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How Flyfire is bringing Lighting Design into a Whole New Realm (Video)

By Maria Lorena Lehman — Get more articles like this sent to your email HERE.

Image Credit: © TheAlieness GiselaGiardino²³ | Flickr

The work going on over at the SENSEable City Lab at MIT will really make you think. You might start by simply asking yourself what would happen if little omni lights (think stars in the sky, but much much closer) could move around responsively and dynamically through space — and move transiently in coordination with one another. Well, this direction is what the group over at MIT is working on right now — and their project is called Flyfire.

You may already know what can happen when you start with just one pixel-like point when working with computers to design architecture in programs like AutoCAD or 3D Studio Max. But, what will happen when when that pixel-like point becomes more of an omni light in real life— a three-dimensional point in space that has the ability to harmonize with others of its own type?

For starters, these little hovering lights can be orchestrated to yield not only two-dimensional displays that light up in a rainbow of colors, but can further align themselves into three-dimensional free-forms or sculptures. It kind of gets one thinking about what might happen, from an experiental point of view, if people could literally walk-through light displays, where architectural boundaries become not only transient, but also immersive — bringing what was mostly only possible in virtual worlds into real-world space.

In real life, these illuminated light points in space are no longer solely “fixed” due to gravity, being tied to a suspending cable or other means. Instead, they can fly by hovering and acting almost like a flock of birds — giving you, as a designer, a new way to think about the lighting design of an architectural experience.

Additionally, by adding other factors like color, narrative, personalization and so on, I see that the research developments of Flyfire hold tremendous potential for architects that may want to integrate a high-tech interactive fabric to immerse occupants by appealing to their senses in some fresh and exciting ways. I can see that such a collection of “flying” lights might make occupants feel like they are swimming above water, traveling through a beautiful display assembled just for them, which perhaps you as a designer created by quite literally embedding rules by which to move those geometries around.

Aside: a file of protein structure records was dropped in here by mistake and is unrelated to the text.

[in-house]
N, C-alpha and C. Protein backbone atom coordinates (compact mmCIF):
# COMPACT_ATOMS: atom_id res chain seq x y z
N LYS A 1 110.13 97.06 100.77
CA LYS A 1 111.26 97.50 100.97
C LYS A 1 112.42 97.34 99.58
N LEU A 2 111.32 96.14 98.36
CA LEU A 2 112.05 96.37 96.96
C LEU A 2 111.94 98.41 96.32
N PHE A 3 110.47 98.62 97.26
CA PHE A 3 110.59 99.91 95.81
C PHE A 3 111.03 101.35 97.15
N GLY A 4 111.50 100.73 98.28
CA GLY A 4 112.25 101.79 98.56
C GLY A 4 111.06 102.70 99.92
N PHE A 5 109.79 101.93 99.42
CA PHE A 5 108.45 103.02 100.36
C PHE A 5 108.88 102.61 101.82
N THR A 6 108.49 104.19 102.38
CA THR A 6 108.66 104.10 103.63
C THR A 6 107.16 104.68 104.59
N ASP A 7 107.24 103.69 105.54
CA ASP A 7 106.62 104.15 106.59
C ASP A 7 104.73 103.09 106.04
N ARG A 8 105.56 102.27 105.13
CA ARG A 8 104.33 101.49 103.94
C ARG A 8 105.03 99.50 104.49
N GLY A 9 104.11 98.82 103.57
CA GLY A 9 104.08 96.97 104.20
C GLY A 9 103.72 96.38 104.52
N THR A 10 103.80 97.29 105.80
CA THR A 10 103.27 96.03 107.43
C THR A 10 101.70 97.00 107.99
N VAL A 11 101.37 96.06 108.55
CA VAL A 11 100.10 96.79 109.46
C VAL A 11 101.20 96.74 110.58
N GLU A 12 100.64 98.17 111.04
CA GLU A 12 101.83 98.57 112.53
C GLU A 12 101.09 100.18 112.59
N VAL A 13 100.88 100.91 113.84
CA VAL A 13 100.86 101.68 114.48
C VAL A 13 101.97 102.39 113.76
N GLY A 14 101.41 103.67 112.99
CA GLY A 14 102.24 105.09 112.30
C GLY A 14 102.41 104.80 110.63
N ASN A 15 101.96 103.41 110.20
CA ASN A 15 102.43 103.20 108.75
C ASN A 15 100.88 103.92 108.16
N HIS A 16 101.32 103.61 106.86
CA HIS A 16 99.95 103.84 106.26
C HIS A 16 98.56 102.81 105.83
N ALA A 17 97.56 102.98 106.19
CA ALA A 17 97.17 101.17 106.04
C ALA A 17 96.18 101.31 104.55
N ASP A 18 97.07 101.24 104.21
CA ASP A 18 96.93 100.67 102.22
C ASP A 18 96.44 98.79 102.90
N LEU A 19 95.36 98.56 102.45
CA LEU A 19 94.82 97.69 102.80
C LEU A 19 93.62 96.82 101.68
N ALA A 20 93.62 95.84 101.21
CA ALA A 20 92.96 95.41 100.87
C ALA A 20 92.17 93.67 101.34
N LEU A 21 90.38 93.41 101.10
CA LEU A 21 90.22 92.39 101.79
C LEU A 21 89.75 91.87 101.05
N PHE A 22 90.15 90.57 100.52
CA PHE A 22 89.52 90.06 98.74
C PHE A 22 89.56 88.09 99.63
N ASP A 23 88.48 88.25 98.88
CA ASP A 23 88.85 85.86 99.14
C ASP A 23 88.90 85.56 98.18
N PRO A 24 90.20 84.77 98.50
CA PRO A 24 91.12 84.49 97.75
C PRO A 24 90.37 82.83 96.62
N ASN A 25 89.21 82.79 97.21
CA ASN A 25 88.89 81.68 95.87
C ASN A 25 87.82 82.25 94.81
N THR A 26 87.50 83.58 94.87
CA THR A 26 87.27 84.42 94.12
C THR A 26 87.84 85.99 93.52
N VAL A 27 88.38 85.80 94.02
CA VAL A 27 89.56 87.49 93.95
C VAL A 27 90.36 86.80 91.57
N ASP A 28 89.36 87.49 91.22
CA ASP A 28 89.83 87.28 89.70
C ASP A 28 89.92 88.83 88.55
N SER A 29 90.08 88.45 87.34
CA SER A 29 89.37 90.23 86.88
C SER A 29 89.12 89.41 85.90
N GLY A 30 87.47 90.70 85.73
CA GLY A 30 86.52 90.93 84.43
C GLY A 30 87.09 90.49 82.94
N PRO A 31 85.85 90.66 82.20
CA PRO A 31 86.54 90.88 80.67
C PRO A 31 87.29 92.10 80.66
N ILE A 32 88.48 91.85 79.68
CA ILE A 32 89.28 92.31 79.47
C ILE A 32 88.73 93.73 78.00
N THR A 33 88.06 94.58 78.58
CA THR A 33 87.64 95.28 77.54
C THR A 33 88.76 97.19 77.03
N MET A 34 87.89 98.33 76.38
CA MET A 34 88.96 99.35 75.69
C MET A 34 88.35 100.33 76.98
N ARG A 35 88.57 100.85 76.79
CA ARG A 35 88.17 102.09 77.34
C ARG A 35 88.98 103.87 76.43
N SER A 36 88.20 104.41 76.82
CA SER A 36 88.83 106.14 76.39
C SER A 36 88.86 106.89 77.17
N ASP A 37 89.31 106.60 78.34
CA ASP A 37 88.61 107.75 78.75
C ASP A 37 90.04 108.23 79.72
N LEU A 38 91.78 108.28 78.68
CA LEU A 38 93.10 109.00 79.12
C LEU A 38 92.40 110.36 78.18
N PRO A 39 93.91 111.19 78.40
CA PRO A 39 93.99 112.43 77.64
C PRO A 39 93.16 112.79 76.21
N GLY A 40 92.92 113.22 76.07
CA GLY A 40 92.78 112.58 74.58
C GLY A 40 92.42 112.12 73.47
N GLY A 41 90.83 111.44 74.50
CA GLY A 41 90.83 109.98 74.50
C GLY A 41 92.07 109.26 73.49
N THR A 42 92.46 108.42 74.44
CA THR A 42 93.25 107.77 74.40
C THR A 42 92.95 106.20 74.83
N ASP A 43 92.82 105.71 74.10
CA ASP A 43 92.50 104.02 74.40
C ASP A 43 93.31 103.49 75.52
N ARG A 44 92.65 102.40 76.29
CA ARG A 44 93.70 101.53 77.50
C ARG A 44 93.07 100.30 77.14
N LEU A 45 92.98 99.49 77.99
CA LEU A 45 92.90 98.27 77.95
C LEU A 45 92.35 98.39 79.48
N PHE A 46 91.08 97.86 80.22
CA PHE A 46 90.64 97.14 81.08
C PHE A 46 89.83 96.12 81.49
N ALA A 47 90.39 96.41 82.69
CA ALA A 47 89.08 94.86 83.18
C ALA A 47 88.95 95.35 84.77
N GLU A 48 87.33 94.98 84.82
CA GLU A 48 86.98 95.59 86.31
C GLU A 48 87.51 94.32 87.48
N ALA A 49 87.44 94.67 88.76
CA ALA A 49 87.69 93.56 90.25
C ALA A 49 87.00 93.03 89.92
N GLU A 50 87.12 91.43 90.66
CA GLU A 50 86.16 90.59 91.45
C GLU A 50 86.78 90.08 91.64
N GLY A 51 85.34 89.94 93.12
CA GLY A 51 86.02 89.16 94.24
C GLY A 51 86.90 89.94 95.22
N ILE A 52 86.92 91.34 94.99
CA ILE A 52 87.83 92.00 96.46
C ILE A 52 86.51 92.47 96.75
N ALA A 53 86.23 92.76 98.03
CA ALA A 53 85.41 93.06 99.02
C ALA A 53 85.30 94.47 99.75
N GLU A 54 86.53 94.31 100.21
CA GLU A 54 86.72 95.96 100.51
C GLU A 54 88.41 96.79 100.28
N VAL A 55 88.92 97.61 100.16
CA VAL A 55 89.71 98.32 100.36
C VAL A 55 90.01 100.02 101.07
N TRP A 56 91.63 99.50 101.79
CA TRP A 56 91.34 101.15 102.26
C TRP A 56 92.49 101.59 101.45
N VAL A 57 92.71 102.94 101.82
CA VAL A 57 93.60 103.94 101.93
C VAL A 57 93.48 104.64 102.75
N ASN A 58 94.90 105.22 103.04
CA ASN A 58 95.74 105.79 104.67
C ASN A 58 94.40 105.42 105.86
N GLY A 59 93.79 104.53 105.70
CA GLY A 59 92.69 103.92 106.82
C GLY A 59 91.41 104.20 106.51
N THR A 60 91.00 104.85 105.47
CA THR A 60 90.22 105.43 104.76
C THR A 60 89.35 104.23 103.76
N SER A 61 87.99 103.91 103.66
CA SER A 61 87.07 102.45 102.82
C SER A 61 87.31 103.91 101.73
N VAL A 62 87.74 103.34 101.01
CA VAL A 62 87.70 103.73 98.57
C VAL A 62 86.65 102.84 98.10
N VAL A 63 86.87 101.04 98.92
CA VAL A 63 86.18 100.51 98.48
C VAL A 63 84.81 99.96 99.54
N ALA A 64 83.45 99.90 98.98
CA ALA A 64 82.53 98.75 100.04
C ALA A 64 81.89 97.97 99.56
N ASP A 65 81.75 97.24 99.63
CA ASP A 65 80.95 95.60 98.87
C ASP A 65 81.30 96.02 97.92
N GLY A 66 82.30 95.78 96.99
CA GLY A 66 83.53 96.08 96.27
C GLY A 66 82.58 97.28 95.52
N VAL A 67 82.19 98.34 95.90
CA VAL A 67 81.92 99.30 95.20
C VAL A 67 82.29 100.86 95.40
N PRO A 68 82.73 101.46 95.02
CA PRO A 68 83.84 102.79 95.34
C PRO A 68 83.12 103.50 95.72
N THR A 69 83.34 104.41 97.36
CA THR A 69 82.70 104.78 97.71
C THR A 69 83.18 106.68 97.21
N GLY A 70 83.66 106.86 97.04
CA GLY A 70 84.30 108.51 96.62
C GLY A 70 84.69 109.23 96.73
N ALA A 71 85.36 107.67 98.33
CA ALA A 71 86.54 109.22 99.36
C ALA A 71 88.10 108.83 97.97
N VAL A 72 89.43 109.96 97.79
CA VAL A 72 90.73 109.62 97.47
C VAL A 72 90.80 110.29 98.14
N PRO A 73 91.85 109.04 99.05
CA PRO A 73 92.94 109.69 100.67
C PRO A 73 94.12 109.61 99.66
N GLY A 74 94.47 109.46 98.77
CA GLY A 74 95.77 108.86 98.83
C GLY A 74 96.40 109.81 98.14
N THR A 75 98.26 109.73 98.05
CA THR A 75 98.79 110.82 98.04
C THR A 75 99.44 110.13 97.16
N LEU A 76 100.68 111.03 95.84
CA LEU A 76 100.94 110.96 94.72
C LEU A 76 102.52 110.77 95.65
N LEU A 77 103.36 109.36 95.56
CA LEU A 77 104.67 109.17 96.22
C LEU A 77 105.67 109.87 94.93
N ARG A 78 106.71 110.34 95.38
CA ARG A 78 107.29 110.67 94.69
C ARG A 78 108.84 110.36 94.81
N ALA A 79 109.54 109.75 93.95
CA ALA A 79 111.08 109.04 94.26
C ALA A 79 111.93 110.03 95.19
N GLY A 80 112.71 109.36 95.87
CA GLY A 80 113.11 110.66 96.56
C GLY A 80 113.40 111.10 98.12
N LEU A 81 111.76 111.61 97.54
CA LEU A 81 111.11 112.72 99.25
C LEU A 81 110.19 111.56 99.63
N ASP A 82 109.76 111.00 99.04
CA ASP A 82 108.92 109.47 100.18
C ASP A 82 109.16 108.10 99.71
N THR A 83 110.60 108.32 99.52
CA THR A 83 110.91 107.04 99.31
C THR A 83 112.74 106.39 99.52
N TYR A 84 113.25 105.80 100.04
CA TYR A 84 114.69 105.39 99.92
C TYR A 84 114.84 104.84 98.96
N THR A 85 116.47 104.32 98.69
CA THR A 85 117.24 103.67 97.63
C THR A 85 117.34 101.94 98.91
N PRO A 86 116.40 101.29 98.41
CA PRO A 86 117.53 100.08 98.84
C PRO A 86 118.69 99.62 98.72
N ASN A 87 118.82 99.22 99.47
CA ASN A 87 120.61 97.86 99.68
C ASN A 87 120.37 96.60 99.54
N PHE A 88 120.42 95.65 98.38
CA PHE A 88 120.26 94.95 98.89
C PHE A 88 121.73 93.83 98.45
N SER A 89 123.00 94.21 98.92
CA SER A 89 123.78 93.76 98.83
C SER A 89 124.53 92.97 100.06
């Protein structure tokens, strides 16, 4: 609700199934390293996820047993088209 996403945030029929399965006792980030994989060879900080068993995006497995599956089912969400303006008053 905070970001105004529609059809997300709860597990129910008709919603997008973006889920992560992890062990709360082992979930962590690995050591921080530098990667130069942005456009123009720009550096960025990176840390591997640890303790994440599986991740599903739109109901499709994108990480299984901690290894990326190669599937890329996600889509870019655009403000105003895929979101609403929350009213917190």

To take a closer look at how Flyfire works, simply watch the video below:






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Maria: I came across your website through a reference in today's Architect Weekly ezine and am delighted I did. I'll bookmark your site and check back often. I read the first article and then the second and thirty minutes later realized how much time had passed. I've been practicing for thirty years and have always missed the stimulation of academia. I find each of your brief dissertations sort of like a day in design studio. Thanks for the inspiration.

Ron Ward
AI Group Design
I am excited to see you touch a vein of values in architecture, I have been chasing myself for years. Your depth of involvement in these very deep subjects is really beautiful and passionately dealt with and well written. Sound, color and value, shape, texture, scale, smell.... all definitive measures of the spaces we should be alert to. [...] I will savor the rest of your investigation of sensuality in architecture. I'm Glad I found you.

Dennis McLaughlin
McLaughlin Architect
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Maria Lorena Lehman is a multi award-winning visionary author, designer, and educator from the United States. Maria holds a Bachelor of Architecture with Honors from Virginia Tech and a Master in Design with Distinction from Harvard University Graduate School of Design. CLICK HERE to learn more.

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